Diamond Markets on the Verge of Collapse?

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Consumers should be cautious due to the unregulated diamond market in Myanmar.  ILLUSTRATION: PIX FOR VISUAL PURPOSE/PIXABAY

Facebook, a couple of months ago, was washed with the news and accusations of a jewellery shop selling lab-grown diamonds (also known as Chemical Vapour Deposition CVD diamonds) as GIA-certified mined counterparts. The buyer actually went to and checked with another jeweller on the authenticity of it, hence the hoo-huh on social media.
The lab-grown diamonds have been in existence for a long time. Even Modi, on a recent trip to the US, gave Biden such a bundle as a gift, produced by the world-famous Patel Industries in India. One gemologist told me, ‘Lab-grown versus mined diamond comparison is like comparing a child conceived through IVF versus the one impregnated through the traditional way’. Even the GIA certification can be imprinted on them. These diamonds are being produced in enormous quantities in China and India’s labs. Just think about Patel Industries as an example; within a short time span of four years, the number of their employees has grown from a hundred to over two thousand, all in the diamond-making business.
A lot of these have been flooded into Myanmar, too. Due to the scarcity and branded aspects of natural diamonds, they are still priced at a significant premium compared to the lab-ground ones. As it becomes impossible to distinguish the two diamonds, jewellery shops are increasingly tempted to pass the cheaper ones as the real thing. Mind you, as with the IVF child example, these two have the same DNA, and they are essentially the same. Hence, the alleged fraud story on social media.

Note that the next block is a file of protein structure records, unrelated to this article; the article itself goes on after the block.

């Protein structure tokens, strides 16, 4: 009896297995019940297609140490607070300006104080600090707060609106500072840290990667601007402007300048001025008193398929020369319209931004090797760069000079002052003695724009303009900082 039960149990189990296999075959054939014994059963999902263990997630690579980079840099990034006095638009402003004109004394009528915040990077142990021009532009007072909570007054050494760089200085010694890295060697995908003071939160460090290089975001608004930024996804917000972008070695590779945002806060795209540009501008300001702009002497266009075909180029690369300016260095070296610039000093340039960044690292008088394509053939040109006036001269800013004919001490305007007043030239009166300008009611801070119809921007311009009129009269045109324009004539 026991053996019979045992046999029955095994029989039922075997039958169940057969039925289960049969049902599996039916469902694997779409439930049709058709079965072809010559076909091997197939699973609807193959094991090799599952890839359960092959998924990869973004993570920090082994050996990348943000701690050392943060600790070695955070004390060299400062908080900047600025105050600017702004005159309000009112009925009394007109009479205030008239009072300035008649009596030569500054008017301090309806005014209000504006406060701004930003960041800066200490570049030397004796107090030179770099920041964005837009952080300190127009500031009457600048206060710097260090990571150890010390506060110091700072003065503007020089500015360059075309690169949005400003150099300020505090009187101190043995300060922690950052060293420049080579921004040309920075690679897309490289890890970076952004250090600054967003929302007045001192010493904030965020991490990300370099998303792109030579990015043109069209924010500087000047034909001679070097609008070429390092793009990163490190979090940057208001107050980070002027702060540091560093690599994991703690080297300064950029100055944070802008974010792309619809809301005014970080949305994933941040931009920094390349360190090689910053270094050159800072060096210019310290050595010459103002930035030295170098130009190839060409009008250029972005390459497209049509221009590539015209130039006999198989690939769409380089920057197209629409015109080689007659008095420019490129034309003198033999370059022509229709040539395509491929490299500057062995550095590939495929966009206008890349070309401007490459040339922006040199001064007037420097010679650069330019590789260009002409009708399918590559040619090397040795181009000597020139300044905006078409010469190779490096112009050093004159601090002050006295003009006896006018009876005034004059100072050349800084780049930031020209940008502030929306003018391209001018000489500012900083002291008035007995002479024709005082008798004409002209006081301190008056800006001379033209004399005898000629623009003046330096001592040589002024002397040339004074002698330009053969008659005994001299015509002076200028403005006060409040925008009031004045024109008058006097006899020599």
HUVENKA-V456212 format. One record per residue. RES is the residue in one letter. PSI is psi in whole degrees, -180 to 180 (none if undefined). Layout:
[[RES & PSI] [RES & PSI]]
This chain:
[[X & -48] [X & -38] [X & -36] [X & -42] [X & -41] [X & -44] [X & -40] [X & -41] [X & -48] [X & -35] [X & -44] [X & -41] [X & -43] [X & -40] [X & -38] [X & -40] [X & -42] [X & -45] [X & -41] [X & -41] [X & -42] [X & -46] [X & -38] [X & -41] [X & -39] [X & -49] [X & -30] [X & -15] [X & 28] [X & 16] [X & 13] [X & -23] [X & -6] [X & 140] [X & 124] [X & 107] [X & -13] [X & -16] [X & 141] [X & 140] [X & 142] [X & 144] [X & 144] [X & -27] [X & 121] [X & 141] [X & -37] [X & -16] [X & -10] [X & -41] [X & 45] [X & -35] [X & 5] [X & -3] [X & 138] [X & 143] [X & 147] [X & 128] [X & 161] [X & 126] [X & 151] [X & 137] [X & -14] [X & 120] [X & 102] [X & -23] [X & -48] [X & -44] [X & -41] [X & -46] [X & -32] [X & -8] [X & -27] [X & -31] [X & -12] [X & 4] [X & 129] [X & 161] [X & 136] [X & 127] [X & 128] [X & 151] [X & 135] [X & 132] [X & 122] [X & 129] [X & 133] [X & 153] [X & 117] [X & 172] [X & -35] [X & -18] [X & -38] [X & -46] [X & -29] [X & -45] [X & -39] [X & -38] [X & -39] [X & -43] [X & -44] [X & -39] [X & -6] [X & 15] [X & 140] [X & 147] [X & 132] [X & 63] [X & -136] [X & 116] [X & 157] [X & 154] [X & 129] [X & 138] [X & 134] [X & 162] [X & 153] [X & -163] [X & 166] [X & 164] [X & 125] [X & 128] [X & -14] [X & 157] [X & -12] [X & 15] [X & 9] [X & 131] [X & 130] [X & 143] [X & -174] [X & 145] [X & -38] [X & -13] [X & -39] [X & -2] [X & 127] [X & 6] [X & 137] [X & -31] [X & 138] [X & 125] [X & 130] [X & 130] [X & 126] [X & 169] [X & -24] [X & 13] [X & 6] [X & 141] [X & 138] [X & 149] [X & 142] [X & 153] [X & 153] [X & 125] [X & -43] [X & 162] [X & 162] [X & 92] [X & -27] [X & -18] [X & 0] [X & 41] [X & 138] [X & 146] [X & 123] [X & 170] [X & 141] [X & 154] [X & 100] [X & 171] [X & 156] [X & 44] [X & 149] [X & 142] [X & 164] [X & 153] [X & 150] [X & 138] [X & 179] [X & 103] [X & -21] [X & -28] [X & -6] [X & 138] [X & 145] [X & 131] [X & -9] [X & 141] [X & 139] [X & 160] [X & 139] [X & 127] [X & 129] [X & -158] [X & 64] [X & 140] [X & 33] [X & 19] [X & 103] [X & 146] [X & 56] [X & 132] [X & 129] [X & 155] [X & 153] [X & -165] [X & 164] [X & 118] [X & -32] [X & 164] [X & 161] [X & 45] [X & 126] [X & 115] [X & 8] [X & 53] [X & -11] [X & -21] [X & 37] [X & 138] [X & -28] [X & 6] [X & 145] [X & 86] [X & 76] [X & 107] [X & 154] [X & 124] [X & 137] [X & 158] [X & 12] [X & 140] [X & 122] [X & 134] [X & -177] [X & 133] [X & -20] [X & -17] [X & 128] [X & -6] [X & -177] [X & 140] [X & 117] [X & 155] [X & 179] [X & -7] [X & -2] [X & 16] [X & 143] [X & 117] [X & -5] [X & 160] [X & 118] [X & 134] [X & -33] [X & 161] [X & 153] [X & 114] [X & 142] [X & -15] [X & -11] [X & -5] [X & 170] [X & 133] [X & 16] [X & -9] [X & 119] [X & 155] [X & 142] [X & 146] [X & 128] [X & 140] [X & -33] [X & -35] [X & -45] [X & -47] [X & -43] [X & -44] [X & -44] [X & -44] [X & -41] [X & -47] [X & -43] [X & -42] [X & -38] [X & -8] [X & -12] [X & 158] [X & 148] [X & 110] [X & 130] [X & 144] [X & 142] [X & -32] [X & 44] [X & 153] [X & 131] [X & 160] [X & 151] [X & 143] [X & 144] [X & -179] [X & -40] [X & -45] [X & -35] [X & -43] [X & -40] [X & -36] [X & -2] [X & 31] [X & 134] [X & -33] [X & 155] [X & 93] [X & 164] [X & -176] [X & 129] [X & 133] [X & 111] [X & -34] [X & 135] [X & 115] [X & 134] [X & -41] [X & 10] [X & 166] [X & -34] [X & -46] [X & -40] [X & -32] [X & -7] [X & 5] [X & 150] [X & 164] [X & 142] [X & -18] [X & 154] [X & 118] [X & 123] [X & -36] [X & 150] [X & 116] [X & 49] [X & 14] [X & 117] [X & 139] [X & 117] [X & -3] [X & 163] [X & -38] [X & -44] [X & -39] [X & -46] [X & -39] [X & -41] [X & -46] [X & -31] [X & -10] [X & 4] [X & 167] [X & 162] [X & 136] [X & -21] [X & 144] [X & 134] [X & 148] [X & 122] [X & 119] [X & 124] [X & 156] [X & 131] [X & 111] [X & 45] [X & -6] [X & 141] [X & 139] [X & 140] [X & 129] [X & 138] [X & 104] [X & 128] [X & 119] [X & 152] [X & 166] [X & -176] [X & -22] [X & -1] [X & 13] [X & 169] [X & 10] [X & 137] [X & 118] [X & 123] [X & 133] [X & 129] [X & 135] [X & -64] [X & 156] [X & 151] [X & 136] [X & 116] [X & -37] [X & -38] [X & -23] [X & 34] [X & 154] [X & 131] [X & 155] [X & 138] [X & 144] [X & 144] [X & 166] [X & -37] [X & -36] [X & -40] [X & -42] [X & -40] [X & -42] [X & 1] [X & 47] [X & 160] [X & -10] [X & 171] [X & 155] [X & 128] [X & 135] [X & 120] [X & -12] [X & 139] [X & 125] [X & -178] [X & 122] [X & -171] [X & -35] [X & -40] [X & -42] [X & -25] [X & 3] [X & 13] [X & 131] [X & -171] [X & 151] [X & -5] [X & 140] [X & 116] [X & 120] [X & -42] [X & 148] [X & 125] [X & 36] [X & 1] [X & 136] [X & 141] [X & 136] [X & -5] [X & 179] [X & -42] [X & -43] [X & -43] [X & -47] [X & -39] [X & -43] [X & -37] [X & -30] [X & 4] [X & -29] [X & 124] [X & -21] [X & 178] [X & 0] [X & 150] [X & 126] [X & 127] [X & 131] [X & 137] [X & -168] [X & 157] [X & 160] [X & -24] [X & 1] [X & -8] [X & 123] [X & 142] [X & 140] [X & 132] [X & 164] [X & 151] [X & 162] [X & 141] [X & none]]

One of the vice-chairpersons of the Gold Entrepreneur Association, who also dealt with diamond jewellery, was not that pessimistic. She said, ‘The scarcity of natural diamonds will ensure that there will always be people who want the real thing. Just like handbags, regardless of how your knockoff bag came from the same LV factory, the feeling of wearing the real thing will consistently allure you to aim towards getting the natural diamonds. She expects two different segments to grow separately in the future, one for natural and the other for the less expensive lab-grown diamonds. At the same time, with a considerable segment of demand in the diamond market now being satisfied by created diamonds, I would expect the supply glut even within the yearly quota released by Debeers.
Another well-known jeweller who served mainly the diplomatic community in Myanmar, Ms L Mon, said she is confident that the market will still be there, despite unscrupulous players trying to pass off created diamonds as natural, as there are machines available to test the authenticity. ‘At the same time, after the Facebook saga, fewer shops are willing to do a testing service for diamonds from outside, as they avoid publicity and creating antagonism and negative vibes among fellow jewellers’, she added.
Another old timer who owned a jewellery shop in the Scott (Bogyoke) market, Ms Phyu, however, said she would be able to tell the two apart without the use of machines. She said, ‘I have many years of experience in the diamond jewellery business to have developed a discerning eye.’
Whatever the case might be, consumers should err on the side of caution and stay away from diamond buying for the time being. The diamond market is a totally unregulated industry in Myanmar, and as such, there is little recourse if you get conned into buying something not worth its weight. With zero knowledge of how much of these artificial diamonds have flooded Myanmar, we expect diamond prices to remain subdued in the foreseeable future due to the overall uncertainty of the market demand for diamonds.

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